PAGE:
If your Easter chicks aren’t looking too chirpy, why not perk them up with a dose of this 20th-century Kentucky remedy?
As a 1911 advert put it:
Sick fowls don’t pay,
Droopy hens won’t lay
and the Poultry Cure was a bargain at only 50 cents for a quantity that could be diluted to 12 gallons. The product claimed to be effective against a variety of conditions, but prominent in the advertising is ‘the gapes’, a disease affecting both domestic poultry and wild birds. When suffering from the gapes, the victim holds its mouth open and gasps for air as if it has something stuck in its throat.
Regular readers of The Quack Doctor might not be surprised to learn that the ‘something’ is parasitic worms. Without going into too much detail, gapeworms are blood-red, lodge in the bird’s trachea, and appear to be Y-shaped because they exist in a permanent state of copulation. No wonder the chickens look surprised.
Testimonials for the Poultry Cure emphasised that it was the secret of success for experienced farmers – i.e. those who would not be fooled by any dubious flash-in-the-pan products. Mrs D A Brooks in 1908, for example, wrote:
I have been using your Bourbon Poultry Cure and I think it fine. If you induce our druggist here to keep it in stock I will recommend it. I am an old time chicken raiser and so many people come to me for pointers on poultry.
Whether the Poultry Cure was good or bad for neighbourly relationships is difficult to tell from Illinois farmer Ellora Sonnemaker’s testimonial:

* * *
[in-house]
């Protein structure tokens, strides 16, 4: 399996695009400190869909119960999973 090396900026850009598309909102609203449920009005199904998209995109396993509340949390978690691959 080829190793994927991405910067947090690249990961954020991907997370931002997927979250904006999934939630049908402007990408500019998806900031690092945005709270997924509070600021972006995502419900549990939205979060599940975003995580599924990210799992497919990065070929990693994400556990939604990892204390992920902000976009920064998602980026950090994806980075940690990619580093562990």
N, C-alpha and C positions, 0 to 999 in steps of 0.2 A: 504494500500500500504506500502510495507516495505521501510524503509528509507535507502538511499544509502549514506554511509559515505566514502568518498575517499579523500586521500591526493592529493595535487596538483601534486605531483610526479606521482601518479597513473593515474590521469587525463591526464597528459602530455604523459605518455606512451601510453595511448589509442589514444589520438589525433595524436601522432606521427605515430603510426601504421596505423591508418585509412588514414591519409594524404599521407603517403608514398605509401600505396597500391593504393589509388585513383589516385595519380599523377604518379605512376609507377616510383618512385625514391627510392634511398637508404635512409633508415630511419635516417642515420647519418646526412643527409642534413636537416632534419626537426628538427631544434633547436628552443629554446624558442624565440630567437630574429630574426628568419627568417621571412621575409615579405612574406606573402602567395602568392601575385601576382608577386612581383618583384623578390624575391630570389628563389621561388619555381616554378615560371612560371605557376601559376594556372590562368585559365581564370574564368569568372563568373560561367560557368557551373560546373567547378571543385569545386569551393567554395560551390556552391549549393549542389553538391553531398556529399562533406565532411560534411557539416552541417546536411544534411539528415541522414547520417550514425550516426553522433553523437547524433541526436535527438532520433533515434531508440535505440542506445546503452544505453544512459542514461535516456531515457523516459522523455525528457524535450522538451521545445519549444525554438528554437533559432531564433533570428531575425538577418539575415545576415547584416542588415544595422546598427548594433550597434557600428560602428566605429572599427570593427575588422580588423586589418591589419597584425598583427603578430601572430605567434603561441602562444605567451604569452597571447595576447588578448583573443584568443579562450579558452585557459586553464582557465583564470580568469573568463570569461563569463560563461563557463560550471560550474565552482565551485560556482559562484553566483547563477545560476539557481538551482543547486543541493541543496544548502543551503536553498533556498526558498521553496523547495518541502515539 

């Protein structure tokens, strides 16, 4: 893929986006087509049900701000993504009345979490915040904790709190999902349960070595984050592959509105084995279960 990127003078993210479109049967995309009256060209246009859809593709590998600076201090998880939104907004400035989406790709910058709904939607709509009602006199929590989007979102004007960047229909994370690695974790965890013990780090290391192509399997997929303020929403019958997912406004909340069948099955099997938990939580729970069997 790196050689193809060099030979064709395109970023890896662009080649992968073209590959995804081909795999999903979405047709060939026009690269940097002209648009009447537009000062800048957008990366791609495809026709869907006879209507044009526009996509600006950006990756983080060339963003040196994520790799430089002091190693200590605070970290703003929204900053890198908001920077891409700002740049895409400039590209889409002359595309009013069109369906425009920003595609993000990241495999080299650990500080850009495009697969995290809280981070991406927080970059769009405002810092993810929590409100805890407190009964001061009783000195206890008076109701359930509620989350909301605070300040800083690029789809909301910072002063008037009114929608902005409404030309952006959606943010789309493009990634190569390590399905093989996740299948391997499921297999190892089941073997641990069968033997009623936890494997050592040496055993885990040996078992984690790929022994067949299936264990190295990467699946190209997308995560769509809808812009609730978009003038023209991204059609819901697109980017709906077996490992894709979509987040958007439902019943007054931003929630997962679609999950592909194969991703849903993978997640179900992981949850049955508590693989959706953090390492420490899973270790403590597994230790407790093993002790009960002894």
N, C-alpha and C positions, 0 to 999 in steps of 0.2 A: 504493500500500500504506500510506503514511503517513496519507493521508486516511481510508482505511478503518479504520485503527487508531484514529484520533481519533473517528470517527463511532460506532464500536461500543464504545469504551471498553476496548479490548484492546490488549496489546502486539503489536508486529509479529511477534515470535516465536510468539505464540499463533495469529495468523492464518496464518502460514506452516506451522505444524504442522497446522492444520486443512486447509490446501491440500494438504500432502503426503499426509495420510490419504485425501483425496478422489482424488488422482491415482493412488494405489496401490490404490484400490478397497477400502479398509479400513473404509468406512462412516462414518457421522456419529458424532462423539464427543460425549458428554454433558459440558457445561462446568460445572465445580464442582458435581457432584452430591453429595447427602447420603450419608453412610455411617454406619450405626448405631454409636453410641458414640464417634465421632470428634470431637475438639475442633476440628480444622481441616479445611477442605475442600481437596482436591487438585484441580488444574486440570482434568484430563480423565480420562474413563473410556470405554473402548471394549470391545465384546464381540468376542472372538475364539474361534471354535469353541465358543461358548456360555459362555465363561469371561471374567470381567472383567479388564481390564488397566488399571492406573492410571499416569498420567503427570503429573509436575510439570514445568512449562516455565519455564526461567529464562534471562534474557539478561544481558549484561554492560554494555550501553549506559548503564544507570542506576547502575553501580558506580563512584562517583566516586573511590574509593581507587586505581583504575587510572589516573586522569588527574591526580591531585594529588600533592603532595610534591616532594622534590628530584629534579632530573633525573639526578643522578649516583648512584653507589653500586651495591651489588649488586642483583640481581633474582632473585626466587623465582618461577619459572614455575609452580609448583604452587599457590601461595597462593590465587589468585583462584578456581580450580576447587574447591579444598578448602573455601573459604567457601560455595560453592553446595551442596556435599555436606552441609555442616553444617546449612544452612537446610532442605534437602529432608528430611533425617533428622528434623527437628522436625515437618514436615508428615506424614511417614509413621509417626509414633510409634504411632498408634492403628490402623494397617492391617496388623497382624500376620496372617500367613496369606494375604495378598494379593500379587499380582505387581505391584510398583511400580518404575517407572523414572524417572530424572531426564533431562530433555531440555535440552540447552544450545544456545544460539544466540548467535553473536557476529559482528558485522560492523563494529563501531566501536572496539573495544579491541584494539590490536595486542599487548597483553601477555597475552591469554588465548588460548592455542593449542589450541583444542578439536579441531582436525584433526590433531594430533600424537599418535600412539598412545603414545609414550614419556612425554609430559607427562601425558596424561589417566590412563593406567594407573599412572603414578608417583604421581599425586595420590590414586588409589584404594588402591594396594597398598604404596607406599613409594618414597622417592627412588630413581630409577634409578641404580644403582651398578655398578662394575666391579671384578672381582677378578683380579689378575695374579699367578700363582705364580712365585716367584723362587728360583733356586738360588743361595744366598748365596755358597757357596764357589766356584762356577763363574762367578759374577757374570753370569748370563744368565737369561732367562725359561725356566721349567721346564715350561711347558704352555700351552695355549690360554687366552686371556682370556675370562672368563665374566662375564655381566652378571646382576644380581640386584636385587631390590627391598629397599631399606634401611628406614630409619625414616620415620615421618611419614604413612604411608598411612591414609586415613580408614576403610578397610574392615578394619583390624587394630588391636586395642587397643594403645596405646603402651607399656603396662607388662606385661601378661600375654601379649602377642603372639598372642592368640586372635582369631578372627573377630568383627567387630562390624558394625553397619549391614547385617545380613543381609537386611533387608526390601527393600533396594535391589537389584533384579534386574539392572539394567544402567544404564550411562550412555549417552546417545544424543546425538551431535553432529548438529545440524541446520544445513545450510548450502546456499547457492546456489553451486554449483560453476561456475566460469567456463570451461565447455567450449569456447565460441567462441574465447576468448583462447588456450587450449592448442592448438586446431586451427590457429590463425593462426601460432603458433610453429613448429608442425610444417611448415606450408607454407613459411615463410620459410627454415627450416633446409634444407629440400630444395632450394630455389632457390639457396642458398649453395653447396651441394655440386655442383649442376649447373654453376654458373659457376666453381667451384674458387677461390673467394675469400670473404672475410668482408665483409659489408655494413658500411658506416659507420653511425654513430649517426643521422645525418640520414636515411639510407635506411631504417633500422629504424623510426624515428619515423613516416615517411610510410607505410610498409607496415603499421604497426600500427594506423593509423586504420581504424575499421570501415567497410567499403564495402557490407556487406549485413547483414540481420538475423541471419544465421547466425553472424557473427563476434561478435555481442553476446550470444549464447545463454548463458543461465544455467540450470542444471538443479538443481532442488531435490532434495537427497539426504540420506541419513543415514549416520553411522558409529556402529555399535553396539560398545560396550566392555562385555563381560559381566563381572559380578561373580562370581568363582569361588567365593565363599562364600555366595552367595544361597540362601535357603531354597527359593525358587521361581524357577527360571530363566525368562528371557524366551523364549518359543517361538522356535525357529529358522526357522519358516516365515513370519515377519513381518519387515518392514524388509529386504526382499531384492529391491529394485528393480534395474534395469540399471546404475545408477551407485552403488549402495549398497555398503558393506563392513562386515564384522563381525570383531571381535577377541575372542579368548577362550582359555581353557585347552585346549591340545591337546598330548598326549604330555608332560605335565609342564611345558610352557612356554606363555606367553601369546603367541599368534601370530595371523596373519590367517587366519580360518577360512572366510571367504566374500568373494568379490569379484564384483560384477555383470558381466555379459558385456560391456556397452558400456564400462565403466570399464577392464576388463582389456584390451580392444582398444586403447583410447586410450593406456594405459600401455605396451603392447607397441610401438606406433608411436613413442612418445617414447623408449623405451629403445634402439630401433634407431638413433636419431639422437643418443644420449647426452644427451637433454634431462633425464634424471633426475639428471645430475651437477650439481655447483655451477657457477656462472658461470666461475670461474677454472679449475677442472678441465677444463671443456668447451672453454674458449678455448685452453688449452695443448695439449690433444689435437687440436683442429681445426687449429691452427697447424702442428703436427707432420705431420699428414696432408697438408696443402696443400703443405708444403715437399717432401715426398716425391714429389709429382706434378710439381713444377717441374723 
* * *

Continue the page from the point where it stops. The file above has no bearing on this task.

I have eighty head of fine Bourbon Turkeys. My neighbours lost all of theirs. They all raise Bronze Turkeys and say that mine are better bred is all the difference. I feed Bourbon Poultry Cure twice a week and tell them if they will use it they will have as good luck with their turkeys as I have with mine.
Meanwhile, the product enabled Mrs Cox of Lawrenceberg, KY, to win first prize in the best gobbler at Kentucky State Fair.
The Bourbon Remedy Company also sold a medicine for hog cholera (swine fever) but if the pigs and chickens had swapped notes, they might have discovered that there was no difference between the mixtures. According to analyses made when the FDA seized a consignment in 1919, both solutions contained aloes, free sulphuric acid, sulphates of iron, copper and magnesium, colouring and flavouring. Neither would be effective against the wide range of diseases they were supposed to cure.